The United States will impose a 5 percent tariff on Mexican imports starting Monday (June 10), unless ongoing, week-long talks between U.S. and Mexican officials on measures to stem illegal migration across the U.S. southern border succeed before then.
“Progress is being made, but not nearly enough!,” Trump tweeted on June 5. “Further talks with Mexico will resume tomorrow with the understanding that, if no agreement is reached, tariffs at the 5 percent level will begin on Monday, with monthly increases as per schedule.”
Mexican Foreign Secretary Marcelo Ebrard told reporters Wednesday that talks with Vice President Mike Pence and Secretary of State Mike Pompeo had been respectful and focused on immigration. They were scheduled to continue discussions Thursday afternoon.
Trump’s latest tariff threat engendered strong resistance from lawmakers from both parties. Republican senators earlier this week met with White House officials to push back against the move and the damage it may inflict on the progress of the U.S.-Mexico-Canada Agreement (USMCA). “We’ve got a lot invested in that,” said Sen. John Thune, R-S.D. “We don’t want to do anything to put that at risk.”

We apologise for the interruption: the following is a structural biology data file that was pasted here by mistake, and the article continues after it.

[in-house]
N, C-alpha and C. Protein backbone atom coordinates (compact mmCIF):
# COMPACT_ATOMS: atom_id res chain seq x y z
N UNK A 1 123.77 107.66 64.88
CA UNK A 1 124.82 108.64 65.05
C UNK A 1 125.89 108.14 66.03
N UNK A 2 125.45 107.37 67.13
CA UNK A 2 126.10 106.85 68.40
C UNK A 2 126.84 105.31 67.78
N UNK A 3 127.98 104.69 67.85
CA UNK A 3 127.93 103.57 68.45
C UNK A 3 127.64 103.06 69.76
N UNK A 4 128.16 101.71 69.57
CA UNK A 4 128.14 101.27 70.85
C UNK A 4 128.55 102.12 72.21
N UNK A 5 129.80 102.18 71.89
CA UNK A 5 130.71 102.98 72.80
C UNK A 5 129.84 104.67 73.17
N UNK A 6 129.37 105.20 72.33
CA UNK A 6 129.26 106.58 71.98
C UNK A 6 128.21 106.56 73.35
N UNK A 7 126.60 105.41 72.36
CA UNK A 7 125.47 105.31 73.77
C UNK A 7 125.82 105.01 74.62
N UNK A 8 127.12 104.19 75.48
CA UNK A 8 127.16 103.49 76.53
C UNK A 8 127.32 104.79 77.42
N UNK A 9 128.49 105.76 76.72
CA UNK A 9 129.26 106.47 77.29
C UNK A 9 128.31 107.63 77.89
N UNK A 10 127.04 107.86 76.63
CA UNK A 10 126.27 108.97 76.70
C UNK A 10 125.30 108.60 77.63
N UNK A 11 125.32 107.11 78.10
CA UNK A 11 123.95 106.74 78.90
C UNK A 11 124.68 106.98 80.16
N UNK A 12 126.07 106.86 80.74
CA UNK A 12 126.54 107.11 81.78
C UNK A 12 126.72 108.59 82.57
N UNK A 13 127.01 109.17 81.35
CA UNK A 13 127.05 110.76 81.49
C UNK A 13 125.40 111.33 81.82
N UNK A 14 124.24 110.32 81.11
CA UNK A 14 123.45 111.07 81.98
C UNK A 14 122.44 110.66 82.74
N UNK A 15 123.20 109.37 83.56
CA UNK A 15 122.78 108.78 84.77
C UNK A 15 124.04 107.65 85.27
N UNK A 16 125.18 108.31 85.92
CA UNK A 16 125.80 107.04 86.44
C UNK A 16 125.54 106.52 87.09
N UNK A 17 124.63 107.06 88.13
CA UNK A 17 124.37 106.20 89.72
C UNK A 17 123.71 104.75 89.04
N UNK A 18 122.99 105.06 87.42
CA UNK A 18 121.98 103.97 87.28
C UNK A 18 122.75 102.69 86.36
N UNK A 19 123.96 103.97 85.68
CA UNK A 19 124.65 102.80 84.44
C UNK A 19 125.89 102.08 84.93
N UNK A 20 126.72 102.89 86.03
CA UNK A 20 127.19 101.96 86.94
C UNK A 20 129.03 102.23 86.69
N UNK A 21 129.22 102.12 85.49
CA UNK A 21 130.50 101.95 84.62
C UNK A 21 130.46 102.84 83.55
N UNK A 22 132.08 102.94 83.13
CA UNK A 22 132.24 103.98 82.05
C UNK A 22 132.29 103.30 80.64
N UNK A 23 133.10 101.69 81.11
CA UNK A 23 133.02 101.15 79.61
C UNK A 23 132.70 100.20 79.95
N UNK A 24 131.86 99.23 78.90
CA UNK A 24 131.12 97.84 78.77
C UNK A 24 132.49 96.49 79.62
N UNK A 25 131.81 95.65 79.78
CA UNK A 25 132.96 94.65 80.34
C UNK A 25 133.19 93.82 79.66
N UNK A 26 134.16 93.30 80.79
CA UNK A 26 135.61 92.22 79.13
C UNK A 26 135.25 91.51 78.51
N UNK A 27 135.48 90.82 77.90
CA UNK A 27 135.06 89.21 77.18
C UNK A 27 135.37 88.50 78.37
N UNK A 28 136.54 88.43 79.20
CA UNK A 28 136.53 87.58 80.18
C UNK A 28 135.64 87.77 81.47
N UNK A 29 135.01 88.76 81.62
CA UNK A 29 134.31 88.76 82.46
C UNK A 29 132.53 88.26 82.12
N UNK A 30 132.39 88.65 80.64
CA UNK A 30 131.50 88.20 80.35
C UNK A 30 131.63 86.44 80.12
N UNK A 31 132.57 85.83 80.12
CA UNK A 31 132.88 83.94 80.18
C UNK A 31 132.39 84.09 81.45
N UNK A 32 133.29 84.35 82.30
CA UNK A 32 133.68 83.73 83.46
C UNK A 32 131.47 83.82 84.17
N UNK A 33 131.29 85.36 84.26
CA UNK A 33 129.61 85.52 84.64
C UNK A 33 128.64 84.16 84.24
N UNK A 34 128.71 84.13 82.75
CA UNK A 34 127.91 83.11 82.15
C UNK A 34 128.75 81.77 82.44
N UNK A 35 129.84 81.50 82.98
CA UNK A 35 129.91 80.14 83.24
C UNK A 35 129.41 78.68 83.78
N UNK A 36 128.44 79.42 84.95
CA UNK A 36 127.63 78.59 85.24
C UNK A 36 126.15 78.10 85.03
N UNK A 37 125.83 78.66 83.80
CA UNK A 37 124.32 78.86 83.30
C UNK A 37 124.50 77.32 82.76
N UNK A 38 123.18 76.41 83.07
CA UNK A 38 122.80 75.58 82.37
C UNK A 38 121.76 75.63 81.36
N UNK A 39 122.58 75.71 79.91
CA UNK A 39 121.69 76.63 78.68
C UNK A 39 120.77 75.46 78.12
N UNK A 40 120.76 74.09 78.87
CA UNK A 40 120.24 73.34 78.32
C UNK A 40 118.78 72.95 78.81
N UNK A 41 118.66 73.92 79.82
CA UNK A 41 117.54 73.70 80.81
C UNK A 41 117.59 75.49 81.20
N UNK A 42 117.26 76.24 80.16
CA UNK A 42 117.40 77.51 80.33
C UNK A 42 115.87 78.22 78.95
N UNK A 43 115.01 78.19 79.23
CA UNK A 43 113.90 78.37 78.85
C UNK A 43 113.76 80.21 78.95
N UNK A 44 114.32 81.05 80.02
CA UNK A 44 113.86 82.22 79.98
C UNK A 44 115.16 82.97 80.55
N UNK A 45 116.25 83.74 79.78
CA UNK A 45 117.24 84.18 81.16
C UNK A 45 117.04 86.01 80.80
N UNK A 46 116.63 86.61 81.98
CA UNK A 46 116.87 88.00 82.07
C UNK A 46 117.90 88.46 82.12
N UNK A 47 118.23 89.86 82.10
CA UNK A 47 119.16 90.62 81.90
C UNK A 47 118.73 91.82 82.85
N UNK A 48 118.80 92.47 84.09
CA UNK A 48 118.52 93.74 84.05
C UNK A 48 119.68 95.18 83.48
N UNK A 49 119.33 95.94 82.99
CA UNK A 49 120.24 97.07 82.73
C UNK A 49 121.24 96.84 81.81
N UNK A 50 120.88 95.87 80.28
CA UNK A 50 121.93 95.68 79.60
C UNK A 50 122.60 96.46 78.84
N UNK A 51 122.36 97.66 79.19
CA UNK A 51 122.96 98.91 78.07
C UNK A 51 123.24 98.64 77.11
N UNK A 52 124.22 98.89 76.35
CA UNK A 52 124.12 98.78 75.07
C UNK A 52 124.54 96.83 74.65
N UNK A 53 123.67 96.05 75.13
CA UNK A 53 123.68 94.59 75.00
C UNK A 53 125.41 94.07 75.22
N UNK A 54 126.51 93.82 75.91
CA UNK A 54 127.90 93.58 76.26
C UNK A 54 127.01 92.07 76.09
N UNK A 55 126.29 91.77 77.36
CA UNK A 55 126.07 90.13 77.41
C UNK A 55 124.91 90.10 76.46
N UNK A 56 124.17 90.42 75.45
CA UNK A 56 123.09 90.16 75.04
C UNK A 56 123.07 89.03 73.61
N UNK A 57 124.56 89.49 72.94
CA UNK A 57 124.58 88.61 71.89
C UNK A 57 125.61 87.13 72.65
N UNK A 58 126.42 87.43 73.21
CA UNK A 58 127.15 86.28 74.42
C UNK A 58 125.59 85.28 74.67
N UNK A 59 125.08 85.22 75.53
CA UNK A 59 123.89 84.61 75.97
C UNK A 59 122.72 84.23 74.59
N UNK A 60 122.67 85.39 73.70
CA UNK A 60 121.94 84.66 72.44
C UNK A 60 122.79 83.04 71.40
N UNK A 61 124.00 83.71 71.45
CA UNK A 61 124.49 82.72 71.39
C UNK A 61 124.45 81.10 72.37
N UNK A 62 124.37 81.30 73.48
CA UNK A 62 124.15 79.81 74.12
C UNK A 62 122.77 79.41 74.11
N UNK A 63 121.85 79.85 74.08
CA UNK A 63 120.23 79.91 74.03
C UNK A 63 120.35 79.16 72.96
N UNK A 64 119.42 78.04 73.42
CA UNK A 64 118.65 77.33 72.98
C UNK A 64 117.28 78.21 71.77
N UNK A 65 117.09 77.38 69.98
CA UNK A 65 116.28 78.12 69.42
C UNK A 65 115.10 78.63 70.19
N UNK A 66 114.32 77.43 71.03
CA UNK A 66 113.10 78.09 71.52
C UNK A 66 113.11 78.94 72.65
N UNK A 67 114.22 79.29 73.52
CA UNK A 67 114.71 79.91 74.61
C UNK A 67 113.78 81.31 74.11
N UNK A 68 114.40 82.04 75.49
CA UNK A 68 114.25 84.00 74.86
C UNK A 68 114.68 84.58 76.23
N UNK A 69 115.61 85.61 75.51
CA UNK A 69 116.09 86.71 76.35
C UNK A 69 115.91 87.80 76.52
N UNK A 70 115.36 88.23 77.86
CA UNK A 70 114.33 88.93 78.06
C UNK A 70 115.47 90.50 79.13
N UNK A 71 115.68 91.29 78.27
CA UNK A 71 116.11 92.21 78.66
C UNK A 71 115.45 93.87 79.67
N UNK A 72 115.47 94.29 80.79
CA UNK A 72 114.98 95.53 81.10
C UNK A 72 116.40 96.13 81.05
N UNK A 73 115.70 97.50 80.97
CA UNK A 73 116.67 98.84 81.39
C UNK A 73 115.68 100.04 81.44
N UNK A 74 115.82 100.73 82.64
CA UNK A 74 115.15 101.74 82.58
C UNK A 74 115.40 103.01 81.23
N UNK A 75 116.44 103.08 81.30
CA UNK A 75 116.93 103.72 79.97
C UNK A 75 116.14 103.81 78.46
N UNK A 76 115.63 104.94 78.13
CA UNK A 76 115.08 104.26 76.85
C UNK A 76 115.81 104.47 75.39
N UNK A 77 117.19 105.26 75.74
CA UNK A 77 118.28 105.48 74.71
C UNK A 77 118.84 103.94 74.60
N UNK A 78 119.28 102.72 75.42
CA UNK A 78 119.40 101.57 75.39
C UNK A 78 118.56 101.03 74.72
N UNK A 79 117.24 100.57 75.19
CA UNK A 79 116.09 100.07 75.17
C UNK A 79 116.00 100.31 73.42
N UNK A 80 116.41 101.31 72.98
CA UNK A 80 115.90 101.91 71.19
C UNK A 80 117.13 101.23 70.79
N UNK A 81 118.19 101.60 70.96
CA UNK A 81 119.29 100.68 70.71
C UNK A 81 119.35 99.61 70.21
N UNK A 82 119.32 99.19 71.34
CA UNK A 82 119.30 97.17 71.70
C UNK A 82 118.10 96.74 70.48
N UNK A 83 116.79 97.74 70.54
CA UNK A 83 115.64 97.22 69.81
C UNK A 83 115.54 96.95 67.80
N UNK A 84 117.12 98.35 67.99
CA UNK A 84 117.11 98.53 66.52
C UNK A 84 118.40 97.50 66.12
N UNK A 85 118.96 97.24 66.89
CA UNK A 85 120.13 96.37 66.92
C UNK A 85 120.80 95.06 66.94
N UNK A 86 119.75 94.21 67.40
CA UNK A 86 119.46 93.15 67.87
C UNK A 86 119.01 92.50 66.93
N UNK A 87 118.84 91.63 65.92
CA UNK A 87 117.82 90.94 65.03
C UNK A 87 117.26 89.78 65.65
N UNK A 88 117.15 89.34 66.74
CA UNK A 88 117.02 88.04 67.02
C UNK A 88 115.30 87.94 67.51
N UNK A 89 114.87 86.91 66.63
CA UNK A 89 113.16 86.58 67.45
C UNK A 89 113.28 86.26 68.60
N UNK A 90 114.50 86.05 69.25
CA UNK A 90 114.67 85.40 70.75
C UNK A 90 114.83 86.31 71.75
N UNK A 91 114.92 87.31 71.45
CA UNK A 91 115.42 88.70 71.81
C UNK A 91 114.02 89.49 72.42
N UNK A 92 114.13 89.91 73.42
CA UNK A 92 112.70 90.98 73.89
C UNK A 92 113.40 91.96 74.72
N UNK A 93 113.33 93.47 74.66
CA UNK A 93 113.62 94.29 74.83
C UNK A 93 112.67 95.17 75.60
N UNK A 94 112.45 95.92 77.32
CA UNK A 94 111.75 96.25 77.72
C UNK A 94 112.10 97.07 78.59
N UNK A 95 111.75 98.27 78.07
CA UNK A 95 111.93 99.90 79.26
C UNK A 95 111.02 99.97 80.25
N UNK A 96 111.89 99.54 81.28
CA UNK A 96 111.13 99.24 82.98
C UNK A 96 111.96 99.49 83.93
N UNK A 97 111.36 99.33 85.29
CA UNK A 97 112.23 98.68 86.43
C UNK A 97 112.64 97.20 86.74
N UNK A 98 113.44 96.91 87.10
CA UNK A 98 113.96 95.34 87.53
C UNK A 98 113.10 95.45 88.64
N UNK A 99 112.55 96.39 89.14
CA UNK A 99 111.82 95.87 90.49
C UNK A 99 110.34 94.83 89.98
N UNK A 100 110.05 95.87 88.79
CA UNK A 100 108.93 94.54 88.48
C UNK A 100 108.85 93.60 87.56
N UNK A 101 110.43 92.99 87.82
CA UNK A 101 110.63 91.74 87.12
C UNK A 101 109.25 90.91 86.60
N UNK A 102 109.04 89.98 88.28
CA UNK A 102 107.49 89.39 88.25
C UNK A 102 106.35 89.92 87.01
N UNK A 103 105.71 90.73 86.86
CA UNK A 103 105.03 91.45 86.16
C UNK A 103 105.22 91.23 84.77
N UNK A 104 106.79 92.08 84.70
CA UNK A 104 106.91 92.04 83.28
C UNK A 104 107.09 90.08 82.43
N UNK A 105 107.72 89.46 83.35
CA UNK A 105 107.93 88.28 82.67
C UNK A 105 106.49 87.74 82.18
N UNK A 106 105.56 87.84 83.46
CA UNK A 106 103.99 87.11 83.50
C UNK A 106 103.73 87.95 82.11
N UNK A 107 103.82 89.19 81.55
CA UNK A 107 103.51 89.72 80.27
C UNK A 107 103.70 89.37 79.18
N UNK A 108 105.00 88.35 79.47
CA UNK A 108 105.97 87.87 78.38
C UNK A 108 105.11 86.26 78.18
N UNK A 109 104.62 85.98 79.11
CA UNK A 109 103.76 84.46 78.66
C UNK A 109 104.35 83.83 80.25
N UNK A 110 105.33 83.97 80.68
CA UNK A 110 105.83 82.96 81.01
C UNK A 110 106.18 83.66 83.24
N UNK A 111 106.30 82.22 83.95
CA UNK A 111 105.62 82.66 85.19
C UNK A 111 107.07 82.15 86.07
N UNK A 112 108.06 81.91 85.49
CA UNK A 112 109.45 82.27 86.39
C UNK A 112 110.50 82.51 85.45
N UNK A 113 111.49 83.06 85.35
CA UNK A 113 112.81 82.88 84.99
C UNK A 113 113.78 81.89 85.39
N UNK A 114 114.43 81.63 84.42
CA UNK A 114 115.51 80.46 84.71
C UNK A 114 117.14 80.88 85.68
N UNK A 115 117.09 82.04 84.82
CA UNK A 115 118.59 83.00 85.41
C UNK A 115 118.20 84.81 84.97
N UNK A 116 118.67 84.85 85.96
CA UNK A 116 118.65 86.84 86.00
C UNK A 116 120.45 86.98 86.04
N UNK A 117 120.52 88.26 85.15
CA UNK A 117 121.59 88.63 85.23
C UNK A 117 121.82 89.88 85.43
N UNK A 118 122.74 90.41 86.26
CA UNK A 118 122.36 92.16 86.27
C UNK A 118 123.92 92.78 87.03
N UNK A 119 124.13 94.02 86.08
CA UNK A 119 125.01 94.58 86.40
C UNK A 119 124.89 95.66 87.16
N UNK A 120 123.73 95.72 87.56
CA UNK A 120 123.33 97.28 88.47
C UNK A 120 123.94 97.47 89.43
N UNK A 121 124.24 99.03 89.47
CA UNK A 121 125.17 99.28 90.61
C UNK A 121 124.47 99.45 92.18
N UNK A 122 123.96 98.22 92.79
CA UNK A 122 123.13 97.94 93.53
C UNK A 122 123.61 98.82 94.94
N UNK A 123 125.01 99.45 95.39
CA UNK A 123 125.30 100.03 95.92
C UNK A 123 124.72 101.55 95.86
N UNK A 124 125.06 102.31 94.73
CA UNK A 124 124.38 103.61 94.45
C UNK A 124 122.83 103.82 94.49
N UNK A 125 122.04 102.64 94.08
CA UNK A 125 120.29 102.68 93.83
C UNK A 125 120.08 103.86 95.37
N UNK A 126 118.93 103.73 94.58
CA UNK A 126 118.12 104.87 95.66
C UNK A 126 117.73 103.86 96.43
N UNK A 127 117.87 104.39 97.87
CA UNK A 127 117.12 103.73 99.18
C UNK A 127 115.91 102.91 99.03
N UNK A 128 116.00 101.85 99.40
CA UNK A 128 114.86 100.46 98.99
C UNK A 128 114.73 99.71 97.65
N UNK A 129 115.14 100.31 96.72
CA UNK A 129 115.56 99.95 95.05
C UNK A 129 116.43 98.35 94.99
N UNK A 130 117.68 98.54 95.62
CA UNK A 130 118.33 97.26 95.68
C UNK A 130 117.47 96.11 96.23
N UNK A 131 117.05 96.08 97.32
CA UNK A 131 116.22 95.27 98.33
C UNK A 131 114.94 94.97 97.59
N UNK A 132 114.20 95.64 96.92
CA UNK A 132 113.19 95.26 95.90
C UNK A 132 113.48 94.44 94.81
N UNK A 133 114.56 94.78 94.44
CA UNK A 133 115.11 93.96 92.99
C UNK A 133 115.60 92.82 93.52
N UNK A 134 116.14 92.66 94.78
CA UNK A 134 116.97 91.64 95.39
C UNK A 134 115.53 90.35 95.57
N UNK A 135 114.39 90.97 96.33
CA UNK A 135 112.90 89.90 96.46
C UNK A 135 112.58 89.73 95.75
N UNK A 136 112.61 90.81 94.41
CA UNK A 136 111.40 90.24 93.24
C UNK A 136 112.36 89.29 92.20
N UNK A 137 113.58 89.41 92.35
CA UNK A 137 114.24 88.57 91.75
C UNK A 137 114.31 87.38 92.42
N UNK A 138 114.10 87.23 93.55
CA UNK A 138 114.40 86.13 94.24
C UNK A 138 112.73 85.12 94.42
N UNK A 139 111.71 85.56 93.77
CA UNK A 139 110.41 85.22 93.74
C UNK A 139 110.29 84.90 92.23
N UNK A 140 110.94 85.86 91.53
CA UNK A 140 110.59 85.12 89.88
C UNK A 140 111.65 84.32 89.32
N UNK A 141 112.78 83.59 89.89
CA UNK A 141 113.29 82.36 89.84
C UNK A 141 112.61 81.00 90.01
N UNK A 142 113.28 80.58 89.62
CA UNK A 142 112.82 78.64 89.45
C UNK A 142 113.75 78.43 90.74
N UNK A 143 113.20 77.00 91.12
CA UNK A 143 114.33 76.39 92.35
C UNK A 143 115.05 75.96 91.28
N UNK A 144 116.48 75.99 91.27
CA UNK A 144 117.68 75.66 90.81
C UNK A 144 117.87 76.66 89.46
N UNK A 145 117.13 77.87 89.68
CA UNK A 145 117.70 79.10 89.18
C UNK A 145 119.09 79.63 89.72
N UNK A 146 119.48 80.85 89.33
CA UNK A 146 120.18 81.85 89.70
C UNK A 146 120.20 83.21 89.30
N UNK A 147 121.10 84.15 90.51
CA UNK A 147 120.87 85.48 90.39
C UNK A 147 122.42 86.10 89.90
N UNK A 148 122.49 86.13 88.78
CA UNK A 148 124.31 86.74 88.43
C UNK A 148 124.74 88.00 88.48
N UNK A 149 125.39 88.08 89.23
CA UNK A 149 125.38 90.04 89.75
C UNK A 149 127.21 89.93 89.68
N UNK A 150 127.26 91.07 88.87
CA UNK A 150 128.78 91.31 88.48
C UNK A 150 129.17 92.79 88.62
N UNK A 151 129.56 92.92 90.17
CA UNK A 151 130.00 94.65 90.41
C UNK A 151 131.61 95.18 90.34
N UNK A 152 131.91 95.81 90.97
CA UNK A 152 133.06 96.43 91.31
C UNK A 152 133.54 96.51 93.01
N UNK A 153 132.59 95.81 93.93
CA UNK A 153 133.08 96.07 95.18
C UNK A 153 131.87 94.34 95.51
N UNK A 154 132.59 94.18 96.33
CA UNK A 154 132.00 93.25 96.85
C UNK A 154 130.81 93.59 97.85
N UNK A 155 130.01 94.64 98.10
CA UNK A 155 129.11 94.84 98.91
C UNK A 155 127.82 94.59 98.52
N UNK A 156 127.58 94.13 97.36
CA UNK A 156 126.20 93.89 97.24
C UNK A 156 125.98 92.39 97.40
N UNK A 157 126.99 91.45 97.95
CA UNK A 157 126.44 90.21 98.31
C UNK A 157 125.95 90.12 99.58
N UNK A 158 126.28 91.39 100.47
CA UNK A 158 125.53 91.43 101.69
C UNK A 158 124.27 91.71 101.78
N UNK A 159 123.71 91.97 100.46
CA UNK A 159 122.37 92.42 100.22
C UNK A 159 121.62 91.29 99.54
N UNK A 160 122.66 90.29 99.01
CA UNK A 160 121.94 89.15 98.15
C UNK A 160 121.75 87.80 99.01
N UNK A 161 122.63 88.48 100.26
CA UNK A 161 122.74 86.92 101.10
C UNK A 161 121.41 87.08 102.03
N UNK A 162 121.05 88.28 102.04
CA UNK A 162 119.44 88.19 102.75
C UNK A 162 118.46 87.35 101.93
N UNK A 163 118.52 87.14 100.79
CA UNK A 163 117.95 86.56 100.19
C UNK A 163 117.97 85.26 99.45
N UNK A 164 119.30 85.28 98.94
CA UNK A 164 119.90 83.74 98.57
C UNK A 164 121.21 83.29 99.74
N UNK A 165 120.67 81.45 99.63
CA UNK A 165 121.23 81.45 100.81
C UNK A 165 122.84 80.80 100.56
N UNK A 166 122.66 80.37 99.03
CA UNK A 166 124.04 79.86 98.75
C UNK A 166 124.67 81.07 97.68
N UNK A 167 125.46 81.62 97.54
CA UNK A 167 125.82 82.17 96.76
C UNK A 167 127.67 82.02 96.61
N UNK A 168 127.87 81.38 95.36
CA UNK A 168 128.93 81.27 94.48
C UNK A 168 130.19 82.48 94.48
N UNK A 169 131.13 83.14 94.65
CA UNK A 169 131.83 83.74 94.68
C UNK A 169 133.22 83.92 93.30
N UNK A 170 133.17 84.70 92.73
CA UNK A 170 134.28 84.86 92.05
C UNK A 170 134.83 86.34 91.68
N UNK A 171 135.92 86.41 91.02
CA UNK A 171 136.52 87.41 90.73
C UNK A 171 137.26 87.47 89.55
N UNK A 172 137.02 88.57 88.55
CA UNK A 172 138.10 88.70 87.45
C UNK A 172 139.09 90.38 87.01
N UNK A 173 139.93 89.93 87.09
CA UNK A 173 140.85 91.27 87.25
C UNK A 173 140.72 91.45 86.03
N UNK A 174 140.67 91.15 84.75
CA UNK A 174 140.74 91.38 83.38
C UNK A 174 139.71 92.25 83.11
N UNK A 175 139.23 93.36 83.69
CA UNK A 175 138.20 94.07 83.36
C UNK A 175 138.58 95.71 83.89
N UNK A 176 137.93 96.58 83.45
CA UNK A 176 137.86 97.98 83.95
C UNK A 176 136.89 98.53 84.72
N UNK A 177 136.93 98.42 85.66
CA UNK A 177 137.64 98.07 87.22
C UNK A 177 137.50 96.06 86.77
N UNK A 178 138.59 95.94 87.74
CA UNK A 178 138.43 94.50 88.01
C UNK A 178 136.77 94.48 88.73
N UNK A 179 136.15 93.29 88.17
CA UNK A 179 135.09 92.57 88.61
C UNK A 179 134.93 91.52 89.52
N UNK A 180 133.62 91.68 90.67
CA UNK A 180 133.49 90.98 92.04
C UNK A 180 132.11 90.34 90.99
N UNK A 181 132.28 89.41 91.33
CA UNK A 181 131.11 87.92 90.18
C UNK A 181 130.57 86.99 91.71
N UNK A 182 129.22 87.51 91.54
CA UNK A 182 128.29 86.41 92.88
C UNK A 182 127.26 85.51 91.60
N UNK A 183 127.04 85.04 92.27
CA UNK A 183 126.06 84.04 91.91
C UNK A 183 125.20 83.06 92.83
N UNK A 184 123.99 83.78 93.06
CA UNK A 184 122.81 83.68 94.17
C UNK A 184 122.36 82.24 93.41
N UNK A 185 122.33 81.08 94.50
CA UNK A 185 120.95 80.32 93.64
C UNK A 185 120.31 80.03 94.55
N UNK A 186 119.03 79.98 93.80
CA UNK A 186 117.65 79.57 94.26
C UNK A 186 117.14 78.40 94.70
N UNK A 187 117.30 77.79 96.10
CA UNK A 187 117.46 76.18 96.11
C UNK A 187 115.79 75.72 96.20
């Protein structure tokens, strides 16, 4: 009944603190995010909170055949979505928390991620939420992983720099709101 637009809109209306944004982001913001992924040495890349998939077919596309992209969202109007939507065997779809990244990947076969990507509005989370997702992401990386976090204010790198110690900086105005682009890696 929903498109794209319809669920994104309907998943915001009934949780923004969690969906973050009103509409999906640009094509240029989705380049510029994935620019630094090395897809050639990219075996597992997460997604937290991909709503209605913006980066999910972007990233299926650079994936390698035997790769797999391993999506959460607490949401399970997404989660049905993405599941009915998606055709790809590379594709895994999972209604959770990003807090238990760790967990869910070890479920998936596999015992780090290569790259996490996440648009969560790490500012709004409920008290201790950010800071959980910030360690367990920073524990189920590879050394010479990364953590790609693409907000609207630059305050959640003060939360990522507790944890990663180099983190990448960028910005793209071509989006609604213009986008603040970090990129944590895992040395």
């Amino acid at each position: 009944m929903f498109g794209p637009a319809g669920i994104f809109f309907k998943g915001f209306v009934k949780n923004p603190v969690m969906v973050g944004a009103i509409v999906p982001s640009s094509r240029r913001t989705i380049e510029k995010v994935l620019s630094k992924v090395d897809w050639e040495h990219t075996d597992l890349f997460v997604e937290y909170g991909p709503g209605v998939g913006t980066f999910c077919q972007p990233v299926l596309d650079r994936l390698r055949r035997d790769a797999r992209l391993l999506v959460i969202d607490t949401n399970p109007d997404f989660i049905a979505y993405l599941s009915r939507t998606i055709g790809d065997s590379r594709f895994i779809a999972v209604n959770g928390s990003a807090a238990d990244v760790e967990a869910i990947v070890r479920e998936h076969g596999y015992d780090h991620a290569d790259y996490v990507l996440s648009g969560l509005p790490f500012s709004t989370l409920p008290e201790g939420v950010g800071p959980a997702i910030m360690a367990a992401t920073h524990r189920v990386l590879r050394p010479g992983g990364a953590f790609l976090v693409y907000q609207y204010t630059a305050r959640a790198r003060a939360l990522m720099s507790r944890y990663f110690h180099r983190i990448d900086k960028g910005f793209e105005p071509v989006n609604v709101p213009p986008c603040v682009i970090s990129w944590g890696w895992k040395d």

Meanwhile, House Ways and Means Committee Chairman Richard Neal, D-Mass., told media outlets that he intends to introduce legislation to block President Trump from imposing tariffs if he follows through on the threat.
USMCA: The Trump administration on May 30 began the formal process of sending the U.S.-Mexico-Canada Agreement (USMCA) to Congress. But USMCA’s prospects dimmed hours later when Trump announced his intention to impose the immigration-related tariffs on all imports from Mexico.
The NGFA and North American Export Grain Association (NAEGA) issued a joint statement May 31, noting that the imposition of tariffs on Mexico as a tactic to address immigration issues ”unquestionably will jeopardize” ratification of the U.S-Mexico-Canada Agreement (USMCA). The full statement follows:
“As organizations that strongly and unequivocally support speedy ratification of the (USMCA), the NGFA and NAEGA commend the Trump administration for forwarding the draft Statement of Administrative Action to Congress on May 30, thereby clearing another important procedural step to eventual congressional consideration of the accord.
“But we are concerned about the prospect of the imposition of new U.S. tariffs against Mexico. The imposition of such tariffs unquestionably will jeopardize ratification of this crucial trade accord that would bring about more normalized and predictable two-way trade with the United States’ top trading partners, which is vitally important to U.S. agriculture, the American economy and job creation, particularly given the current trade disruptions with China.
“We strongly urge U.S. and Mexican officials to immediately begin good-faith discussions to urgently arrive at mutually agreeable steps to restore desperately needed confidence and certainty to agriculture and other industries and job-creators that depend upon vibrant trade and efficient supply chains that benefit North American and global consumers.”